Milt largely disappeared from public life following his cancer diagnosis and he left his firm to practice from his home, but he continued to write on law practice management. He published “How to Use Marketing to Build and Sustain a Vibrant Law Practice” in 2013.
Milt was a friend, a mentor and a visionary. His writings on law practice management were always a wonderful read and highly informative. He inspired many of us to dig deeper and strive to meet his ideals. I know he inspired me to be more focused, to write more potent. Rest in peace Milt. You will be missed.
♫ Even though you’re going through hell
Just keep on going
Let the demons dwell
Just wish them well…♫
Yesterday I taught the first class of the 2014 term on legal technology for the Internationally Trained Lawyer’s Program at the University of Toronto law school. We started the session with everyone giving a bit of background on who there are, where they went to law school, what type of law they practiced in their home country and hope to practice following their call here in Canada and what their background was in technology. They also had to provide one quirky fact about themselves that no one would know which provided a light-hearted fun aspect to the course.
Notwithstanding the humour introduced by the quirky question responses, two factors struck me in listening to the stories of these bright and enthusiastic lawyers…one of which being the challenges and personal sacrifices that they had undertaken in order to cross half the globe and seek qualification here in Canada. The second aspect was how deeply technology has penetrated how we practice law in Canada and the enormity of their task – to not only learn a new legal system but to learn how one interacts with that system using the myriad of tools and technologies available to us.
There is the analogy of the boiling frog – if you put a frog into a pot of hot water, the frog will immediately leap out. But if you put a frog into a pot of cold water and slowly increase the temperature, the frog apparently does not realize what is happening…the frog slowly adjusts to the increase in temperature (ultimately for its detriment…but I digress). The point is that technology has grown up around us to the point where we take it all for granted.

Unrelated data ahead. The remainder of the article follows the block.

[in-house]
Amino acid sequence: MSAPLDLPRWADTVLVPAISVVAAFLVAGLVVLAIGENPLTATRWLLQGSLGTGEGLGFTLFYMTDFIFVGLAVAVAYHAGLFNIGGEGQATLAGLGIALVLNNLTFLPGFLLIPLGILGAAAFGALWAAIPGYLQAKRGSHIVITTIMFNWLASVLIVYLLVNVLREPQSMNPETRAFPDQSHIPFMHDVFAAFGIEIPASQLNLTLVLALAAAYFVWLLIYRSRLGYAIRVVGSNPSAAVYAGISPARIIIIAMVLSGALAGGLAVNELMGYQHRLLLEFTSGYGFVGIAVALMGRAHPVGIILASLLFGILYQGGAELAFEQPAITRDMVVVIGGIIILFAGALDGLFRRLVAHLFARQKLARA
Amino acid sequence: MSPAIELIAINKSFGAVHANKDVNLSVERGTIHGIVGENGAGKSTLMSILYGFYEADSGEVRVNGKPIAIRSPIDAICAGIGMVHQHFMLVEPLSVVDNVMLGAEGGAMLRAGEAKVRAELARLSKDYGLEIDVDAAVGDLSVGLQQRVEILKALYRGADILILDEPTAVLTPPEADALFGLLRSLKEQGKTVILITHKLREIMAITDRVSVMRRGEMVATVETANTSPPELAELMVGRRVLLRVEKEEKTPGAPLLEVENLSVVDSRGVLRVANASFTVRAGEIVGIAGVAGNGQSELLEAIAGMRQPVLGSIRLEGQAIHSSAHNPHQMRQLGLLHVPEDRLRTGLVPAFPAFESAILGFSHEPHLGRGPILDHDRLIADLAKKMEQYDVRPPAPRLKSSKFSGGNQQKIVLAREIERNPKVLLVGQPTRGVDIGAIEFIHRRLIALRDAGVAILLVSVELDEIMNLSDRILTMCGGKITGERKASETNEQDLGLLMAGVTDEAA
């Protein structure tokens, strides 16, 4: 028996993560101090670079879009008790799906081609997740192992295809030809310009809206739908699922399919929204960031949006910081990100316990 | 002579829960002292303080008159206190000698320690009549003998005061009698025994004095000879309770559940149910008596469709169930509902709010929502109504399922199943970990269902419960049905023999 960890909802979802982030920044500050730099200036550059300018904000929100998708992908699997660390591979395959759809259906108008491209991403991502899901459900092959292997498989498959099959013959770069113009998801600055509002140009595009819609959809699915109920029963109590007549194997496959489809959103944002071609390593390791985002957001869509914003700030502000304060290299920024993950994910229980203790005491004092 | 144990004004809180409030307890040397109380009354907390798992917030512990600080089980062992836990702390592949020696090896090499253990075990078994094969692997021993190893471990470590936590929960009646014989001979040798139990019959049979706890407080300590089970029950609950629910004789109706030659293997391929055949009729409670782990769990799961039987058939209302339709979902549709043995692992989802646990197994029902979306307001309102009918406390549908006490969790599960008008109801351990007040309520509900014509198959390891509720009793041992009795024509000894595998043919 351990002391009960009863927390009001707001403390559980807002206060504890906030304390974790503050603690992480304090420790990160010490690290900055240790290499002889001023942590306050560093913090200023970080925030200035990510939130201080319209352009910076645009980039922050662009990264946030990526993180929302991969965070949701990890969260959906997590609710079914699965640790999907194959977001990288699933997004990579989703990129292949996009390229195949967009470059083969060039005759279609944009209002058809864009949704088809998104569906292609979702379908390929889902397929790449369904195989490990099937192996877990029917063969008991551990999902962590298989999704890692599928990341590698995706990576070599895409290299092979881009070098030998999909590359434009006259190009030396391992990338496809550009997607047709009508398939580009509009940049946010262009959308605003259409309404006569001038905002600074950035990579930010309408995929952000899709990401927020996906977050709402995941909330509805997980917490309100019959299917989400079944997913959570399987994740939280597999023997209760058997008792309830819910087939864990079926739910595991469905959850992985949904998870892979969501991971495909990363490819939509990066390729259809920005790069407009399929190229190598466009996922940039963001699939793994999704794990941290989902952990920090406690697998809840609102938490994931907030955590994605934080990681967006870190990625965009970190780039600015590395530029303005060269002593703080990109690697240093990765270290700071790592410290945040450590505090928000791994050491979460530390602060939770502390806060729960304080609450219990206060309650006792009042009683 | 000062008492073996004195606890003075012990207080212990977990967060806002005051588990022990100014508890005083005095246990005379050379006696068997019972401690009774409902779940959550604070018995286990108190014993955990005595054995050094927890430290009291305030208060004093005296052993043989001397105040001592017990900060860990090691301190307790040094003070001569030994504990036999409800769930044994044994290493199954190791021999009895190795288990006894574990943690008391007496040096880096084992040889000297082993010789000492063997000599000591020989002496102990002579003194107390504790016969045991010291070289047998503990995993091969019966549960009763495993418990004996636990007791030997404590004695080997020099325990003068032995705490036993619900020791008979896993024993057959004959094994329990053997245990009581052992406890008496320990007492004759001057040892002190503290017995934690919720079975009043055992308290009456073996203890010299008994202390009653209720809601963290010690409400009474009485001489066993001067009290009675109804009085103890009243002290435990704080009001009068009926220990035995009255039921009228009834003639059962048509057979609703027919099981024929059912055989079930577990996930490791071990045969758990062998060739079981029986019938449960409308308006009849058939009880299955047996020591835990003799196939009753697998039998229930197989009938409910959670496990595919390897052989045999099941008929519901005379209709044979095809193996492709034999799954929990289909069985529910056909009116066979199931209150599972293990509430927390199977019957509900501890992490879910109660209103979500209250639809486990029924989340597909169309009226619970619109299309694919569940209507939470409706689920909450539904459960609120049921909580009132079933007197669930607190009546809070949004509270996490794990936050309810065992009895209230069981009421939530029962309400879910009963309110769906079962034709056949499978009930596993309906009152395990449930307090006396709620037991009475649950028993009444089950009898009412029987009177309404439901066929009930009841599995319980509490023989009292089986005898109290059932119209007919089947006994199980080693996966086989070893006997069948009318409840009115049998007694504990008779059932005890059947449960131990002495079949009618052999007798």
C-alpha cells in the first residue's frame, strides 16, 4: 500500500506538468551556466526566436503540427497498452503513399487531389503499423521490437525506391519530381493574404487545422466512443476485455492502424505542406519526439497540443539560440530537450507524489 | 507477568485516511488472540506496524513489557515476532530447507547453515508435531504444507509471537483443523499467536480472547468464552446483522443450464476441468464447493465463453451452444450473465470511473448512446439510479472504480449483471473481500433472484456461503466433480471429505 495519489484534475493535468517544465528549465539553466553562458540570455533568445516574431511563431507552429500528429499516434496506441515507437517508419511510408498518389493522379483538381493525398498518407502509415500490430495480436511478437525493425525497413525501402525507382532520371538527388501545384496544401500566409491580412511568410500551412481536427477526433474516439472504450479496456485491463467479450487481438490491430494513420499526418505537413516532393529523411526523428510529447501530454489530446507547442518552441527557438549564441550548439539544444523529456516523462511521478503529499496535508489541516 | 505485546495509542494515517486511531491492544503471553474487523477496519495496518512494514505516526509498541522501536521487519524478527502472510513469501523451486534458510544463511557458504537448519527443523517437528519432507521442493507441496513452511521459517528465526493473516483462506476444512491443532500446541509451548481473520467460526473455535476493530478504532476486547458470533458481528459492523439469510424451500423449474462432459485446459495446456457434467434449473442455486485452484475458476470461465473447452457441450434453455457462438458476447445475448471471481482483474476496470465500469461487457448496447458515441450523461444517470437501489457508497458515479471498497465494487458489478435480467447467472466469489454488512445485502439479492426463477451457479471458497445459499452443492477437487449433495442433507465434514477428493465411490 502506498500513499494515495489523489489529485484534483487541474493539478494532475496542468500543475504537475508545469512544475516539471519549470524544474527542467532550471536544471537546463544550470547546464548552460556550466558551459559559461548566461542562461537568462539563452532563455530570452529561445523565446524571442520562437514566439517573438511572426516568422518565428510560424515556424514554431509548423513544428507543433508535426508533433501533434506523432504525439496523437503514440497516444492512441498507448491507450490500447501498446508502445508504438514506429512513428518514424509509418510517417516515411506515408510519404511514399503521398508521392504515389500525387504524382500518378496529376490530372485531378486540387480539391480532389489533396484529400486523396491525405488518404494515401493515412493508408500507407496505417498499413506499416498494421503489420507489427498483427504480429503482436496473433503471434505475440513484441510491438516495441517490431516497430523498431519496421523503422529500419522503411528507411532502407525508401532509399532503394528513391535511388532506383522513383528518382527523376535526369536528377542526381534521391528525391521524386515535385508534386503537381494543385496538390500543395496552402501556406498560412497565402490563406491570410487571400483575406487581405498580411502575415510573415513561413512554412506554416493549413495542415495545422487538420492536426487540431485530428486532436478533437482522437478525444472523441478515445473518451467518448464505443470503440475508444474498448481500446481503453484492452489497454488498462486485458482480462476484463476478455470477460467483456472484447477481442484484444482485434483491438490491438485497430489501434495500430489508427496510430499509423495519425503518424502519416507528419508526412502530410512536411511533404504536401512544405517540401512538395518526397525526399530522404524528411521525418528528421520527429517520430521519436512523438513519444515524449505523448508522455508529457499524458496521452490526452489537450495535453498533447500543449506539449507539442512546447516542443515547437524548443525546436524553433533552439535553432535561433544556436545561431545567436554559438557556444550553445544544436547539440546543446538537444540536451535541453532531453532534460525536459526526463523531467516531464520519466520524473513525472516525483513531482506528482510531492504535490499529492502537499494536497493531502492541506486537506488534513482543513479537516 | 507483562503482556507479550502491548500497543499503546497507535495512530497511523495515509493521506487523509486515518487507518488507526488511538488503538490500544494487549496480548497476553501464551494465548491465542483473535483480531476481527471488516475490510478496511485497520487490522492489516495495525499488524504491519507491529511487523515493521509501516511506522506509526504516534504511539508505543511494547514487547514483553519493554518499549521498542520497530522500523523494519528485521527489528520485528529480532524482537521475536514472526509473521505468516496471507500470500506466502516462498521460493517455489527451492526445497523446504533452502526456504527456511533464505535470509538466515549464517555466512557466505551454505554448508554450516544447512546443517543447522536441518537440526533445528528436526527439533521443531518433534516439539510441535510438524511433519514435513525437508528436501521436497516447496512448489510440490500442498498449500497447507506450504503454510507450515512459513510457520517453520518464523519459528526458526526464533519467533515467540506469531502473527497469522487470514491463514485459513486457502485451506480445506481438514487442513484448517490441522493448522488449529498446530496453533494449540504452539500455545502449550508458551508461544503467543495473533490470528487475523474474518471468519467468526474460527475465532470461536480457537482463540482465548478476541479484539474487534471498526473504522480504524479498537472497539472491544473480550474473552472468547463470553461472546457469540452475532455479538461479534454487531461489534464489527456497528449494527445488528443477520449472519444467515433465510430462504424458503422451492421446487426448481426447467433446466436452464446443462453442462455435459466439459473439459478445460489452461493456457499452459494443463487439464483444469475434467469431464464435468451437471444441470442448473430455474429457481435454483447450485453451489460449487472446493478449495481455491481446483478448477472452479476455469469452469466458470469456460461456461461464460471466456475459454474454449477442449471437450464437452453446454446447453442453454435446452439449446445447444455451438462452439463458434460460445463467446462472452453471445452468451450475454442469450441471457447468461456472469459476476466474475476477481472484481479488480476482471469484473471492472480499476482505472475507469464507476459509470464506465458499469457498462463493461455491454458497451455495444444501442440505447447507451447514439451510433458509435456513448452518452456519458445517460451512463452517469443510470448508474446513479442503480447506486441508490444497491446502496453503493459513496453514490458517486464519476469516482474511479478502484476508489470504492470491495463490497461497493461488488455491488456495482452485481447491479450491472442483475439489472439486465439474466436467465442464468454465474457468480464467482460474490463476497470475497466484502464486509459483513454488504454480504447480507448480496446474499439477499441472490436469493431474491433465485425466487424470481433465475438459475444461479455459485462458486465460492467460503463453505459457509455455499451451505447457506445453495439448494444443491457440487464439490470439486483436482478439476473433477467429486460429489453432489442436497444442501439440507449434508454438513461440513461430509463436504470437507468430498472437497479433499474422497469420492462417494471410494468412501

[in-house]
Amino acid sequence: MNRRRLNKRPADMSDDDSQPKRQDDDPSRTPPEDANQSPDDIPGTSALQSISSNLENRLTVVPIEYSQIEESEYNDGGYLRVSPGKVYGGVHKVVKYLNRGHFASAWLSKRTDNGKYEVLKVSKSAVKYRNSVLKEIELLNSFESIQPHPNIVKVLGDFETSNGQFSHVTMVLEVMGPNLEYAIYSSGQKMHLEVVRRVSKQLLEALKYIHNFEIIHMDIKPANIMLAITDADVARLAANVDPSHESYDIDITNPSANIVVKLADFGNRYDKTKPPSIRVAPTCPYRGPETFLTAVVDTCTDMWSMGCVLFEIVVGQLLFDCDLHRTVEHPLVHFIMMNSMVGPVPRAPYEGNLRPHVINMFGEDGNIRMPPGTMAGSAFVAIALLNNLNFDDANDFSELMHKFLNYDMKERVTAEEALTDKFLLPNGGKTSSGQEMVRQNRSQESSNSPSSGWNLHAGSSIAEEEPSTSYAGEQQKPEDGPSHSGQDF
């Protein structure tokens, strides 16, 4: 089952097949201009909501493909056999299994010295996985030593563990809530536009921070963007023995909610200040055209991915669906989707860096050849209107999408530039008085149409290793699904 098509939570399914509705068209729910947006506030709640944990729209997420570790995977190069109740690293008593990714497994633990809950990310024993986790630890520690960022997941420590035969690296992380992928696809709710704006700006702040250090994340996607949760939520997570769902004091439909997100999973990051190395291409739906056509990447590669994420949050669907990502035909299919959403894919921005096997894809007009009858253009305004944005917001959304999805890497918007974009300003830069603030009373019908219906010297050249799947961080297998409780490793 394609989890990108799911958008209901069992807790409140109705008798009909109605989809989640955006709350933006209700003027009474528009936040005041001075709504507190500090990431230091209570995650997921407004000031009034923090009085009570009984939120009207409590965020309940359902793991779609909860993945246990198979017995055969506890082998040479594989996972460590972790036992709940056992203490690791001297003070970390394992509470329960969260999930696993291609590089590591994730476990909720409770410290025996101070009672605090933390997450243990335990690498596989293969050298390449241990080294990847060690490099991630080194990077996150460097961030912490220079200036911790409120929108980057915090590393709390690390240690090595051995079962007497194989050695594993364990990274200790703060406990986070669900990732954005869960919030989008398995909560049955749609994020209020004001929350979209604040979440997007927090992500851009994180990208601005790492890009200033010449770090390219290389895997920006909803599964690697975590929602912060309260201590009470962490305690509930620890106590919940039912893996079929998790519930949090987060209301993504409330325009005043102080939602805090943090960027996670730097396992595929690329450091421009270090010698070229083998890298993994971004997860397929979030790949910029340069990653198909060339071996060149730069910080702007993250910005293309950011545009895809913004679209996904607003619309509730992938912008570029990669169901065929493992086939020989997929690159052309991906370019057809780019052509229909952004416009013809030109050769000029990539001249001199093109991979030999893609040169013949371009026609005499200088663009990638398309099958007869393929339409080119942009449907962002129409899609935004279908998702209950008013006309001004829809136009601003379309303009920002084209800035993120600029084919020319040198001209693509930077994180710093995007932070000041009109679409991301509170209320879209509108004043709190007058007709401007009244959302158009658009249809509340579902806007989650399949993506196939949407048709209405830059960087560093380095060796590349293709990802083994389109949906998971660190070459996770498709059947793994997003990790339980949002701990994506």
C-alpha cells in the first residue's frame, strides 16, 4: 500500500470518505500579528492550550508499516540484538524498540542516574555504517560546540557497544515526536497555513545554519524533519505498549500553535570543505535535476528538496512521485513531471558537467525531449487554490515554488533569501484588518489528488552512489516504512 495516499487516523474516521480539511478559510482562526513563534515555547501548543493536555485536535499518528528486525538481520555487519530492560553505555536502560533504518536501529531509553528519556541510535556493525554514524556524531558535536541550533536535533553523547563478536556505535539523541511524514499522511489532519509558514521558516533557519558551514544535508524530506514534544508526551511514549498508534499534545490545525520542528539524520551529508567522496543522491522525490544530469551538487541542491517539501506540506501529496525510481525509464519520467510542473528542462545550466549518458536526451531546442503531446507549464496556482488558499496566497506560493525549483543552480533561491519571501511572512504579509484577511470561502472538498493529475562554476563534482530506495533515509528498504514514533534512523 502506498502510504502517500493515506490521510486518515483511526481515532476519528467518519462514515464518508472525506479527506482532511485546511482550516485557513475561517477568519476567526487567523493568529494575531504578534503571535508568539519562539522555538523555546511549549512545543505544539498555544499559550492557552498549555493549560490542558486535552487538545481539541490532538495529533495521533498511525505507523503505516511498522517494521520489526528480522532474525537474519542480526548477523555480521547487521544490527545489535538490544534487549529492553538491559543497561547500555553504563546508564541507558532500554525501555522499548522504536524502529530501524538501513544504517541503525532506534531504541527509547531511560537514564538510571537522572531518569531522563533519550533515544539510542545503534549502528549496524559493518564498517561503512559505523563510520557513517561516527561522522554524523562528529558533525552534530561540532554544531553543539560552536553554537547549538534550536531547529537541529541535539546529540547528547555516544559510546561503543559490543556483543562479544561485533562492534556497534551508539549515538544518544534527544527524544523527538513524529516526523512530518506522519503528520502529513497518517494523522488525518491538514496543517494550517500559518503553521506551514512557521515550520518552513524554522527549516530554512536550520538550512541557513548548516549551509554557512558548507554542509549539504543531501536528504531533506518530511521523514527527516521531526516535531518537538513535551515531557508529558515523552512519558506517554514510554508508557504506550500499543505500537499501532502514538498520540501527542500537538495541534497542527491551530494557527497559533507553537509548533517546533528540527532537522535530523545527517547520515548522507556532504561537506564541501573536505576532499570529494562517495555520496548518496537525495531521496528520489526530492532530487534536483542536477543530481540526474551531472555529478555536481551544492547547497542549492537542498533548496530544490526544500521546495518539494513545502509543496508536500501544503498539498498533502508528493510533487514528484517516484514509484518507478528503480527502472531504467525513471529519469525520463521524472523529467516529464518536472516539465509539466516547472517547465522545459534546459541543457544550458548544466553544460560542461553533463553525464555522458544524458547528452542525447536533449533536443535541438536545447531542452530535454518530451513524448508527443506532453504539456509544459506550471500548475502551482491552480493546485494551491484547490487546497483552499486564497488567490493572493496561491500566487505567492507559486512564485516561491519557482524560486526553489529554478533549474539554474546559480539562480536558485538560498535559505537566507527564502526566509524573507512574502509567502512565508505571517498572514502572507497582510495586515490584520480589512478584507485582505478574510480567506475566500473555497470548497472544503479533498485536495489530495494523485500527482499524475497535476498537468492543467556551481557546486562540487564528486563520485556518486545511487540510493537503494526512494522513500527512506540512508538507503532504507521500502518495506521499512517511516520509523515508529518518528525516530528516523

It is only when you are faced with the prospect of learning all that we take for granted that you realize how lawyers in Canada have adjusted to incorporating technology into all that we do. Unfortunately there are still a number of lawyers who do not embrace the benefits of technology and what we can achieve on behalf of our clients by applying technology appropriately. It is sad that some of this group wear the distinction of not knowing how to use technology as some kind of mark of distiction.
It also makes one realize the efficiencies and effectiveness that we have achieved as a result of incorporating technology into the practice of law. We have been through a tremendous period of change from the time of the introduction of the first personal computers into practice. Now with the Internet, collaborative technologies, social media, cloud computing and all the mobile devices from smartphones to iPads and Android devices, we have new and innovative ways to practice from wherever we are with clients that are scattered all over the globe.
I can’t think of a more exciting time to be a lawyer in Canada. I am encouraged and humbled by the determination of those in this cohort to come up to speed with all aspects of how to practice law in Canada. I wish them well!
(Cross posted to slaw tips.ca)